You have to grip the beard and yank it out of the shell. The creepy thing (for some, I'm past it!), is that as the mussel is live, you may feel it... "tug" back a little. Certainly, once you begin to pull the beard and let go, you will see a portion disappear back into the shell. In any event, you want to remove this beard, or as much of it as you can, because what you don't clean off the shells and out of them is going to end up in your mouth.

The other tidbit about mussels... you have to quite literally trust your gut. The LAST thing you want to eat is bad shellfish, and so you have to apply the open-closed theory of discarding the "bad" ones -- if you see shells OPEN before you cook the mussels, throw them out. If any remain CLOSED after you cook them, throw them out. If any shells have chunks mussing or exposed mussel showing, throw them out. Trust me on this one -- better safe than sorry!

Garlic -- Just to restate what I've said in almost every recipe I've made using garlic, you can feel free to use jarred or fresh garlic. I prefer to use the jarred as it keeps longer, I don't have to cut it up, and it seems to be more flavorful. If you use the jarred garlic, use 3 tablespoons. If you use fresh garlic, use 4-5 cloves, depending on their size.

Sunday, October 10, 2010

Pumpkin ice cream and affogatos

I have a confession to make: As much as I enjoy laying out in the sun and getting (my VERY LIGHT shade of) tan, as much as I enjoy my hair being blonde, as much as I enjoy the heat... I adore the fall.

Having grown up in New England, I was born and bred with an addiction to autumn. I love the sights, the sounds, and the tastes of fall. So naturally once the calendar page flipped to October, I ran right to the store and picked up one of the most classic fall flavors -- pumpkin.

I wanted to do something different with the pumpkin besides the standard pumpkin bread or pumpkin roll, so I decided to go in a different, chillier direction with ice cream. To take the fall flavor even deeper, I went with an affogato, made with cinnamon Starbucks coffee.

Before about two years ago, I'd never heard of an affogato. I tried one on our trip to the Berkshires, and was instantly in love. "Affogato" is Italian for "drowned," and this ice cream treat is literally drowned in espresso. In place of espresso, I used coffee, but trust me -- it may sound odd, but once you combine the raw coffee flavor with the sweet creaminess of the ice cream... yum. You won't regret it.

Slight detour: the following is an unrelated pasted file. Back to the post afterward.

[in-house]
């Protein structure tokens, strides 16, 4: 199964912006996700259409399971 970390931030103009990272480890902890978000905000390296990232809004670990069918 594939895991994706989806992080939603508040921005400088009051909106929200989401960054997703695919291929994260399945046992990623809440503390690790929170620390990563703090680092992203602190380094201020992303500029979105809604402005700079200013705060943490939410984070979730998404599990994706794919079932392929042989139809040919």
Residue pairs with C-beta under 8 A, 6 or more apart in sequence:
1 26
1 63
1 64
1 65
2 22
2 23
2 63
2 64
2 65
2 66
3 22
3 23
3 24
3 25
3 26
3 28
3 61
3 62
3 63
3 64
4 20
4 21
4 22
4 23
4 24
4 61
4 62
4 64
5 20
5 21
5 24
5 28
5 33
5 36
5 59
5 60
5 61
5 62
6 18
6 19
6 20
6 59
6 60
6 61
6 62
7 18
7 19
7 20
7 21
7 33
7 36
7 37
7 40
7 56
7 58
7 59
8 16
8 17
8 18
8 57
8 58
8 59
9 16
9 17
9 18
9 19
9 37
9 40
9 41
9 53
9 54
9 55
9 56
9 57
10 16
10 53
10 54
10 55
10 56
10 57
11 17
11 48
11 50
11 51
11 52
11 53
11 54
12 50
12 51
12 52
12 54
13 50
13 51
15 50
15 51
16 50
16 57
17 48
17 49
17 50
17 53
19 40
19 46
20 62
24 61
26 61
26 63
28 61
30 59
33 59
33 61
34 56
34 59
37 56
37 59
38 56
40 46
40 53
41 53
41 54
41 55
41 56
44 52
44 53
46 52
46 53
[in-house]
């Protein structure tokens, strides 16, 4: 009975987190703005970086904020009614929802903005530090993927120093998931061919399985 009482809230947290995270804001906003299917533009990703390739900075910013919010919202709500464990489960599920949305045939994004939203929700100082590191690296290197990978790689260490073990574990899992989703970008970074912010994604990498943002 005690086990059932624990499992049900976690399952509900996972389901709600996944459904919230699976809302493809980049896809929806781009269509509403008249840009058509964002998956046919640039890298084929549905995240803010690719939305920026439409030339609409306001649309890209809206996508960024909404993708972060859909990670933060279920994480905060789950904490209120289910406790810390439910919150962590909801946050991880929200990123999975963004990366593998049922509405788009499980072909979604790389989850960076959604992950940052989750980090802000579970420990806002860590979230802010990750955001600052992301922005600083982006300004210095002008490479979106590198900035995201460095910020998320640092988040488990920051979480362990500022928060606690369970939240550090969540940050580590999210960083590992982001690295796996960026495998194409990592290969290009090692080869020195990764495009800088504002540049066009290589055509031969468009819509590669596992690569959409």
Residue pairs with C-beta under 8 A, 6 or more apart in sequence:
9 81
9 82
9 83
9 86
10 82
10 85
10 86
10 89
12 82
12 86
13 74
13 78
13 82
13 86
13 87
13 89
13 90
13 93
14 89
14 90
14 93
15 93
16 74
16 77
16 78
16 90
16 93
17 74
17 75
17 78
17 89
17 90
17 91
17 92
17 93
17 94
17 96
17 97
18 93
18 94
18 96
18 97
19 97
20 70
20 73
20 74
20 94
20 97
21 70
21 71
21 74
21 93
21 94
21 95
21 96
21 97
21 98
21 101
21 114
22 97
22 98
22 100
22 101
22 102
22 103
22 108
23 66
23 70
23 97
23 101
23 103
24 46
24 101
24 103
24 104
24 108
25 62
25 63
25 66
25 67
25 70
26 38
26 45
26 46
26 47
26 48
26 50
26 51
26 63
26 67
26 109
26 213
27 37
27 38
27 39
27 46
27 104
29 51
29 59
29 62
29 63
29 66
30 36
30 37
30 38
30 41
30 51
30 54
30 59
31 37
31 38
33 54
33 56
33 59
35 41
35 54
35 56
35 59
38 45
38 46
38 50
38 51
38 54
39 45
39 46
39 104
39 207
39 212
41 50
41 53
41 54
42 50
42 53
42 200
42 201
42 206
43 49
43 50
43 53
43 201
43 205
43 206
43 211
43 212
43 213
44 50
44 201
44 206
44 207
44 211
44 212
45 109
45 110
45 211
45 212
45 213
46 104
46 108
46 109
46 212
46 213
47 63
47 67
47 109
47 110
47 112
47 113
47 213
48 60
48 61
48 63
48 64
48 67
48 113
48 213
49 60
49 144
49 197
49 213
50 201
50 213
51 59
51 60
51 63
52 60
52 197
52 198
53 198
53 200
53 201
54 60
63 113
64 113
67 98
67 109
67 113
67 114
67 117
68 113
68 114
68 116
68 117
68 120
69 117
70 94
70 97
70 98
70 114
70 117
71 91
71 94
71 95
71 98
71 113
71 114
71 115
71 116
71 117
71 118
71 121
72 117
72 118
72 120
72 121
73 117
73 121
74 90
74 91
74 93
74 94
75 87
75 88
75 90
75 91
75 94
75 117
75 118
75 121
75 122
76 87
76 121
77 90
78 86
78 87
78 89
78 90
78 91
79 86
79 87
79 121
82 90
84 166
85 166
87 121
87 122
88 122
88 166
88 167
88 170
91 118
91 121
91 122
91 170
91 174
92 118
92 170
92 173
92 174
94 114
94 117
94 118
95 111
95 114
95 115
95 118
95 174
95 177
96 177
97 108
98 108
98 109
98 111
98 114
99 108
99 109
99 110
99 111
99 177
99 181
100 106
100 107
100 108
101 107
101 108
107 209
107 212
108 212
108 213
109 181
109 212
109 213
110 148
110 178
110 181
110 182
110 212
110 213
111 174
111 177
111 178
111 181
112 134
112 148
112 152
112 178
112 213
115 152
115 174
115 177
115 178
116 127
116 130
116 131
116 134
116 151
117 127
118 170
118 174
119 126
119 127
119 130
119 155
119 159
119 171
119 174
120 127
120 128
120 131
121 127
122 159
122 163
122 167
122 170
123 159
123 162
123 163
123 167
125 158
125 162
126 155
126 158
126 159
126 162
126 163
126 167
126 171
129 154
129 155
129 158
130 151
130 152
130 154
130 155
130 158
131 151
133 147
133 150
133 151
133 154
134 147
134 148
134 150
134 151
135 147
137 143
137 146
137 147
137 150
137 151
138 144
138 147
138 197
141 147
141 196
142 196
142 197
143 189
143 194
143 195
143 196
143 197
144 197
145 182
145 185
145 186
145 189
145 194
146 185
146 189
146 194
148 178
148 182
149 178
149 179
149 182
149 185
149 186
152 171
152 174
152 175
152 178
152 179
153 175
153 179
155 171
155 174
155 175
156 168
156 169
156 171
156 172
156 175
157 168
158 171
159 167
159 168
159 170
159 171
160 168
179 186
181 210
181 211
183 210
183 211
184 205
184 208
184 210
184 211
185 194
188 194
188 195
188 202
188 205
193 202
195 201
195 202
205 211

Pumpkin Ice Cream and Affogatos
Yields about 10 half-cup servings

Ice cream

1 1/2 cups heavy cream
1 cup whole milk
1 vanilla bean (pod and beans)
1 egg
1 teaspoon salt
1/4 teaspoon cinnamon
1/2 teaspoon nutmeg
1/2 15-ounce can of pure pumpkin
1/2 cup granulated sugar
1/3 cup brown sugar

Starbucks cinnamon coffee
cinnamon stick (garnish)

Cuisinart ice cream maker
medium saucepan
mixing bowl
glass bowl (for chilling)

In saucepan, combine milk and cream. Cut open vanilla bean, toss seeds into cream mixture. Once seeds are removed, add pod to mixture. Heat cream on medium-low for 30 minutes and remove from heat.

In separate mixing bowl, combine egg, pumpkin, sugars, salt, cinnamon, nutmeg, salt and sugars. Beat with whisk until smooth.

Using a ladle or spoon, add a small amount of the heated cream to the pumpkin mixture. Mix until combined, then add another spoonful. This will temper the mixture so the egg doesn't scramble when exposed to heat.

Pour all of the pumpkin mixture into the saucepan with the cream, and mix until smooth. Pour into glass bowl, and allow to cool completely in the refrigerator for at least 4 hours, up to overnight. At the same time, place bowl of ice cream maker into the freezer -- the liquid in the bowl (what chills the ice cream) must freeze before ice cream can be made.

Once bowl is frozen, assemble machine and turn switch to on. Pour cream mixture into bowl and allow to mix for 25-30 minutes or until desired texture is reached.

You can freeze the mixture for longer if you want firmer ice cream.

To create affogatos, scoop some ice cream into a glass, and top with prepared coffee. Garnish with cinnamon stick. Enjoy!

Vanilla bean -- This is the first time I've ever actually used a REAL vanilla bean for flavoring. I'm not going to lie, they aren't cheap -- for this ONE in a jar, it was $7.49 at the grocery store -- but they are so worth the flavor.

In case you've never seen a vanilla bean pod cut open, here's what the inside, complete with itty-bitty seeds intact looks like.